Affirmative Action Group (AAG) president Supa Mandiwanzira says the forthcoming indigenisation indaba is an important forum which government and industry should use to allay citizens’ and investors’ fears that the economic empowerment programme is designed to benefit those championing it.
The indaba, which is being organised by a top regional consulting firm, Africa Economic Development Strategies, will be held in Harare Wednesday.
There is discord in the country over the economic empowerment project that requires foreign-owned companies to localise 51% of their shareholding, with critics claiming the programme is designed to benefit those campaigning for black economic emancipation.
Mandiwanzira said as one of the local speakers lined up to make presentations during the indaba, he would use the platform to categorically state that some of the people firing broadsides at the indigenisation and empowerment exercise were actually the major beneficiaries.
“The indigenisation indaba is a very important meeting in the history of our country. I am actually one of the speakers at the indaba and I will tell participants to disabuse themselves of the false idea being peddled by some critics that those leading the economic empowerment programme are the only beneficiaries.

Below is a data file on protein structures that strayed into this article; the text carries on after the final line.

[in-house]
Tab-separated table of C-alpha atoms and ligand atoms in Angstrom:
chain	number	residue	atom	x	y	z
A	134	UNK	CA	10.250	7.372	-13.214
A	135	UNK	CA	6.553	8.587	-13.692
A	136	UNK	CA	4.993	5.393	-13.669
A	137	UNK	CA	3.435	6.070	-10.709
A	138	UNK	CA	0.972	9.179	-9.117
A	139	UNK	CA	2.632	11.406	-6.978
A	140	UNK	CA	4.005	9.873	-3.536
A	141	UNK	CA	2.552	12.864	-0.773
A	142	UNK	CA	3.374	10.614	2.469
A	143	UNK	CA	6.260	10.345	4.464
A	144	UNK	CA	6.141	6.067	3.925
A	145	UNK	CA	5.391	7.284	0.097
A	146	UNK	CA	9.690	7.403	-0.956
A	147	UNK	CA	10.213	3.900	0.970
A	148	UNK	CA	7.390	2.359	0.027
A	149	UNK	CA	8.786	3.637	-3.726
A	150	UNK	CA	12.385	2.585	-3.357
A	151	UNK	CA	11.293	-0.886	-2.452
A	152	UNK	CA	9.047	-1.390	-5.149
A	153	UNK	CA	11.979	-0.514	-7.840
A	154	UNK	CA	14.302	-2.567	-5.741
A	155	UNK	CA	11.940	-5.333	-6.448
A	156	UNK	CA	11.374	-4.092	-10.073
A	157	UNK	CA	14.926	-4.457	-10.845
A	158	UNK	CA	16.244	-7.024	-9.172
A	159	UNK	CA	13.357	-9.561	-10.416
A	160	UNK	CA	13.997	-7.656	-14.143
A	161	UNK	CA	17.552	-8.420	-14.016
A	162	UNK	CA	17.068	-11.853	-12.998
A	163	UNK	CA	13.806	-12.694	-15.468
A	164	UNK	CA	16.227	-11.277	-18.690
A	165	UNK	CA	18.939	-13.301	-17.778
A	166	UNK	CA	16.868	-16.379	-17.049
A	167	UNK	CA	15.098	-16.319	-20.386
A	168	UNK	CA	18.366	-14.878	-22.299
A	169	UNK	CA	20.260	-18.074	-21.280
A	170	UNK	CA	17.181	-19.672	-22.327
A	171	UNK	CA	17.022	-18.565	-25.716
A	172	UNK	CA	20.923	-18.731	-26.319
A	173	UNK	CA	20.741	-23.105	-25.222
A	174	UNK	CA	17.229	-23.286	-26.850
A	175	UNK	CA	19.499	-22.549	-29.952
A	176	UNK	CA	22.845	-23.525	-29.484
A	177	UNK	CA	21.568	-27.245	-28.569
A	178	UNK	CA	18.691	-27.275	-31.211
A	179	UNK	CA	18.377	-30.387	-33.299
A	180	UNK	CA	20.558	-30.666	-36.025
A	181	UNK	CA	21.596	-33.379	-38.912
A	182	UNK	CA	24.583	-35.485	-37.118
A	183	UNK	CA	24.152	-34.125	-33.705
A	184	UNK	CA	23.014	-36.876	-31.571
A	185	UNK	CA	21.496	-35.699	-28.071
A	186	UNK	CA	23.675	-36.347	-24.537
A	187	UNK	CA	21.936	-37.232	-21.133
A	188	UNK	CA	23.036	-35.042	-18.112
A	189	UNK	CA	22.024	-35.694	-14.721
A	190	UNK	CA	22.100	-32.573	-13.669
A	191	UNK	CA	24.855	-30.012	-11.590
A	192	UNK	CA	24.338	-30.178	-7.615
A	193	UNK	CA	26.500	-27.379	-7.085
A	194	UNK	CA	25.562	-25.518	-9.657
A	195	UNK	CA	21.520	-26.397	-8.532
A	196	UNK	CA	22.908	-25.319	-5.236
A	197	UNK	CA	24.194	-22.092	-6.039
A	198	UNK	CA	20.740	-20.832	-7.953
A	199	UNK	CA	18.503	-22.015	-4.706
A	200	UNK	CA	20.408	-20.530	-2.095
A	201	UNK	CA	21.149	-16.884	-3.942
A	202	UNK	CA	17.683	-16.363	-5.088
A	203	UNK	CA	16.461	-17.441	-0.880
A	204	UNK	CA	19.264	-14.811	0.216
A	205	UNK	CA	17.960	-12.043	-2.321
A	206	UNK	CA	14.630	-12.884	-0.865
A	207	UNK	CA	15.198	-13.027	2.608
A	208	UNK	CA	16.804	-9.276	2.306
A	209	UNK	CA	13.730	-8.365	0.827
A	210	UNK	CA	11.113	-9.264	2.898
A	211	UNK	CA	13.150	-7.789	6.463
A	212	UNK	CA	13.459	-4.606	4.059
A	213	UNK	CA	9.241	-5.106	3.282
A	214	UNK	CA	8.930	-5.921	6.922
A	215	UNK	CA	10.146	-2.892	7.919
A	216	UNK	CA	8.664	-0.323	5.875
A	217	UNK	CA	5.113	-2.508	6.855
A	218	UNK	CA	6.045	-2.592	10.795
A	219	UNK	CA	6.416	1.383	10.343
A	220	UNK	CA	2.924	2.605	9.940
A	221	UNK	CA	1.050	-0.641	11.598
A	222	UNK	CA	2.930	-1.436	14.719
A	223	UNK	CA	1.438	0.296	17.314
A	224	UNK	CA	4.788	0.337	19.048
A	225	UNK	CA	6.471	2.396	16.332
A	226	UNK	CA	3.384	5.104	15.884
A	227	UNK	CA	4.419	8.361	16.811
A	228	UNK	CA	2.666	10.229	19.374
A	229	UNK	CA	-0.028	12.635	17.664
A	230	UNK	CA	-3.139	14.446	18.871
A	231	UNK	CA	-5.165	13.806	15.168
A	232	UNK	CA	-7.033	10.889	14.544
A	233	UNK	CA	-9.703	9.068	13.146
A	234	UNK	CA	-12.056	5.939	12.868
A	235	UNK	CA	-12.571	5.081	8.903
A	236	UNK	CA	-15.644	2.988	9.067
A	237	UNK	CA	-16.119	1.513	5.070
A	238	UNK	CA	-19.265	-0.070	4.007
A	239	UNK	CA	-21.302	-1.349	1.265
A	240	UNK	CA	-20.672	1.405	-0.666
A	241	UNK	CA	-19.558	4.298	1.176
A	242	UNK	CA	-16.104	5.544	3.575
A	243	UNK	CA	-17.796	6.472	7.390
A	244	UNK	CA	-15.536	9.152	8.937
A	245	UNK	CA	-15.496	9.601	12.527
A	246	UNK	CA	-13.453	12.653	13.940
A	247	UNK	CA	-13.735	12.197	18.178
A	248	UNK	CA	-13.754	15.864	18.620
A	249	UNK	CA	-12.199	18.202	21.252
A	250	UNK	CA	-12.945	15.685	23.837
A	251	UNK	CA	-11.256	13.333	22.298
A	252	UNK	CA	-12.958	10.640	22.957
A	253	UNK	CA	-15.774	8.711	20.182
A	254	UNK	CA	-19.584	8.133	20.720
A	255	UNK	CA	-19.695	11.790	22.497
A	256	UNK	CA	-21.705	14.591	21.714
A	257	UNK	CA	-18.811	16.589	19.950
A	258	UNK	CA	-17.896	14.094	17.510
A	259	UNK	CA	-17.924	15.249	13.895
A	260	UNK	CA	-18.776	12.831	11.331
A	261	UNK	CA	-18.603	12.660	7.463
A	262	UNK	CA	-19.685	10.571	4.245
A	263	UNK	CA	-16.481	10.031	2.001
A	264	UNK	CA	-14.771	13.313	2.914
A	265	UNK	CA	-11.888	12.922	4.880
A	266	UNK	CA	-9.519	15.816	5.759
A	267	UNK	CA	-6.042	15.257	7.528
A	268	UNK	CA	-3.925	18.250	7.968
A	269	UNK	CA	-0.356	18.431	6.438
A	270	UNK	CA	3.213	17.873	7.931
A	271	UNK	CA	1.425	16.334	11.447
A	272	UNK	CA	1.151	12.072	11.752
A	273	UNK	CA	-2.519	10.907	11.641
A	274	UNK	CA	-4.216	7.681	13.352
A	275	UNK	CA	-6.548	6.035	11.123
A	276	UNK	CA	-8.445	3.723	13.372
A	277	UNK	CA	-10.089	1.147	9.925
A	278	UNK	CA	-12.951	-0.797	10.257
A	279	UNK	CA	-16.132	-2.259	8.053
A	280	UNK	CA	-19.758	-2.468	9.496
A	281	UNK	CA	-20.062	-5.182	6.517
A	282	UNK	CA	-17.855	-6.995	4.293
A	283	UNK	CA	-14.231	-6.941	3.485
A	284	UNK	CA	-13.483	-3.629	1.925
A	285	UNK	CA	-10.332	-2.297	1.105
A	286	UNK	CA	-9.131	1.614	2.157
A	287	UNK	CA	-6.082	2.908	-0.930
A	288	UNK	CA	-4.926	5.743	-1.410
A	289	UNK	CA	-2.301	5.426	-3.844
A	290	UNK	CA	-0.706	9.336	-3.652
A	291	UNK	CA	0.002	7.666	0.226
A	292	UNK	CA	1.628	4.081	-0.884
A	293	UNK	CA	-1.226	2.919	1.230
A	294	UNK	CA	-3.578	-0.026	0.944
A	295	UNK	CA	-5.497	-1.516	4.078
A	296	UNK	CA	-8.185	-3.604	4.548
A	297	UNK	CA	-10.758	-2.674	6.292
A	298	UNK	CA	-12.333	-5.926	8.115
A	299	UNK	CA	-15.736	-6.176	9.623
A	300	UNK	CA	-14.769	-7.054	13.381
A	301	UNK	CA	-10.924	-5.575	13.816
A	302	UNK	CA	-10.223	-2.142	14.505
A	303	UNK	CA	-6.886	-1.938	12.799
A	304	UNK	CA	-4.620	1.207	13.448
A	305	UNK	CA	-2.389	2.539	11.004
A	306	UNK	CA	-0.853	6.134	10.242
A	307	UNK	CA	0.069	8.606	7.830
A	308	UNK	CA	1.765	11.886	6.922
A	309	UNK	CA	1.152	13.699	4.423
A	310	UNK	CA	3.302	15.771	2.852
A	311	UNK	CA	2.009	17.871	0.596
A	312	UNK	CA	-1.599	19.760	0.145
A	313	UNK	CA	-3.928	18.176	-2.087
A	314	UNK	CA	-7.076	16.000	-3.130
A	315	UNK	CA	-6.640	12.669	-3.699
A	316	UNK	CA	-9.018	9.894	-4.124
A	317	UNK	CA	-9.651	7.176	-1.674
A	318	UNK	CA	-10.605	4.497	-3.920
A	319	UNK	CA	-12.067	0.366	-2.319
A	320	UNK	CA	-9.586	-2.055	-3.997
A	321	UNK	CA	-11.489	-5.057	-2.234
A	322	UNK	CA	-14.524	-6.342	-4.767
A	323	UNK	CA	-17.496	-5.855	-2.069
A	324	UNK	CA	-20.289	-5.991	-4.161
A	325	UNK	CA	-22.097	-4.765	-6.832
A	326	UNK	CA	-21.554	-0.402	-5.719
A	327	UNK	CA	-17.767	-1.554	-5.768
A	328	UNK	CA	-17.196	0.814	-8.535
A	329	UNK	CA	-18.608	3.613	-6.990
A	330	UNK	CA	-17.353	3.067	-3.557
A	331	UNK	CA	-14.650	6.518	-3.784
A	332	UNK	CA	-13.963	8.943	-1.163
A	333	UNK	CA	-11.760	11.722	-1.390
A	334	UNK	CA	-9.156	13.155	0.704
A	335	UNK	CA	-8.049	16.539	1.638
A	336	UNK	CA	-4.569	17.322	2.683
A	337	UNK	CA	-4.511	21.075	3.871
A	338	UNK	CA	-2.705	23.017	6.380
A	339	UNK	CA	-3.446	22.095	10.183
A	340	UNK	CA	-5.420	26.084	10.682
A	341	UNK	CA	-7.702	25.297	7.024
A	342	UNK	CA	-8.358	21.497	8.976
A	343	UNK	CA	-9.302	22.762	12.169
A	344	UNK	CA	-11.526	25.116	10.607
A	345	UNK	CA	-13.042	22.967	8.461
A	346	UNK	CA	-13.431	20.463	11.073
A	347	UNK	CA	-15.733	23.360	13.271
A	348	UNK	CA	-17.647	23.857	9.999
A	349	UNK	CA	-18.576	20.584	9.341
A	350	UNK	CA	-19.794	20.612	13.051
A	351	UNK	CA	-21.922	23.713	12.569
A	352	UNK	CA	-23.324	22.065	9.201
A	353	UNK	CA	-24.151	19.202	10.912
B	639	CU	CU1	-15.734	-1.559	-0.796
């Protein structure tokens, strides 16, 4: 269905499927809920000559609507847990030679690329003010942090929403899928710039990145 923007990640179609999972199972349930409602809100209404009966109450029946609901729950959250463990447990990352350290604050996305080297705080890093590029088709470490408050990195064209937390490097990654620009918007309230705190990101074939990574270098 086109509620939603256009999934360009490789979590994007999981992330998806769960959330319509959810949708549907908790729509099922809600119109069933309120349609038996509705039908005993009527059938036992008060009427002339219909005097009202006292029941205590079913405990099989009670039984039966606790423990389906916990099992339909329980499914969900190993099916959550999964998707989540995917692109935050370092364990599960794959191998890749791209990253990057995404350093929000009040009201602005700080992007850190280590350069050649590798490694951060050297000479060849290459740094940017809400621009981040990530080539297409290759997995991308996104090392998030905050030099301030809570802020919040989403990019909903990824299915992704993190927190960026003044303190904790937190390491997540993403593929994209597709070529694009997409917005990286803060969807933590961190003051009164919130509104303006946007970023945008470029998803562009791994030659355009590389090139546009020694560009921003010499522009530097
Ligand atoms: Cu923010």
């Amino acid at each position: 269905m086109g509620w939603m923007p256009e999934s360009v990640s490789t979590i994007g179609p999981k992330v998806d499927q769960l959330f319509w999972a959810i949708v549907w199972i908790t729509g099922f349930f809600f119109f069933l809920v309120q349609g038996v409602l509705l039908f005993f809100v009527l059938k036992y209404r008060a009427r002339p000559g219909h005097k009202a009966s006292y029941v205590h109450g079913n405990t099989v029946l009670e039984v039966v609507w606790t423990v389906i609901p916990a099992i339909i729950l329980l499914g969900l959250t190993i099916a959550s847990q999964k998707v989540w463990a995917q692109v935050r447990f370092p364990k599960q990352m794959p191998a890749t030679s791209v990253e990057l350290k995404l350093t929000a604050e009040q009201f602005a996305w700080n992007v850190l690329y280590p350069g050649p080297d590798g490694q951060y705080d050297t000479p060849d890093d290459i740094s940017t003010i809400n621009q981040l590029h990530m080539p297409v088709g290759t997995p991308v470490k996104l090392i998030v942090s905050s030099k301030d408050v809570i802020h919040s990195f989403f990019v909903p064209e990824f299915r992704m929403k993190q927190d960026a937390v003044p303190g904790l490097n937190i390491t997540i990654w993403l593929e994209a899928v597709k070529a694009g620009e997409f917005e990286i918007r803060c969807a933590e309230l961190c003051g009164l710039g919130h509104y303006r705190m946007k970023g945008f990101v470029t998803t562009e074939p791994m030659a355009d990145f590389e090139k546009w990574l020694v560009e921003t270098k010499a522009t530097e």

“In fact, those speaking ill of the indigenisation and empowerment exercise are the biggest beneficiaries,” said Mandiwanzira.
He said the economic empowerment programme was crucial as it gives citizens a sense of nationalism as opposed to being subjects in their country which has huge deposits of minerals that they do not own, let alone benefit from.
“The empowerment programme is very important in any nation. It helps citizens feel secure in their country. In our case, it helps turn Zimbabweans into landlords from being lodgers in their country. A lodger is forever unsafe — they do not know what will happen to them at any time,” he said.
Mandiwanzira, who is expected to talk about whether indigenisation is a neccessity or only for the chosen few cited the example of the booming tobacco sector as one major benefit of indigenisation.
He said local tobacco farmers were doing well and enjoying the fruits of their land despite joining commercial farming just under a decade ago.
“The tobacco industry is one key example of the advantages of indigenisation. Tobacco deliveries are rising every season since local farmers joined commercial farming (a few years ago),” he said.
Businessman Phillip Chiyangwa, who is also billed to speak during the indaba, said empowering locals should be supported by all level-headed people.
Chiyangwa is expected to tackle the nagging question of whether or not the majority of black entrepreneurs are ready, able and willing to participate in the indigenisation programme.
“Yes, I can tell you that local entrepreneurs are ready, capable and willing to take part in the economic empowerment programme. Locals have what it takes to push the country forward unlike what some people suggest.
“This meeting is important because we have to get together and map the way forward for the nation to grow. There is need for unanimity as regards to where the economy is going and the indigenisation indaba provides us a huge platform to get as many ideas as possible and propel the economy to greater heights,” said Chiyangwa.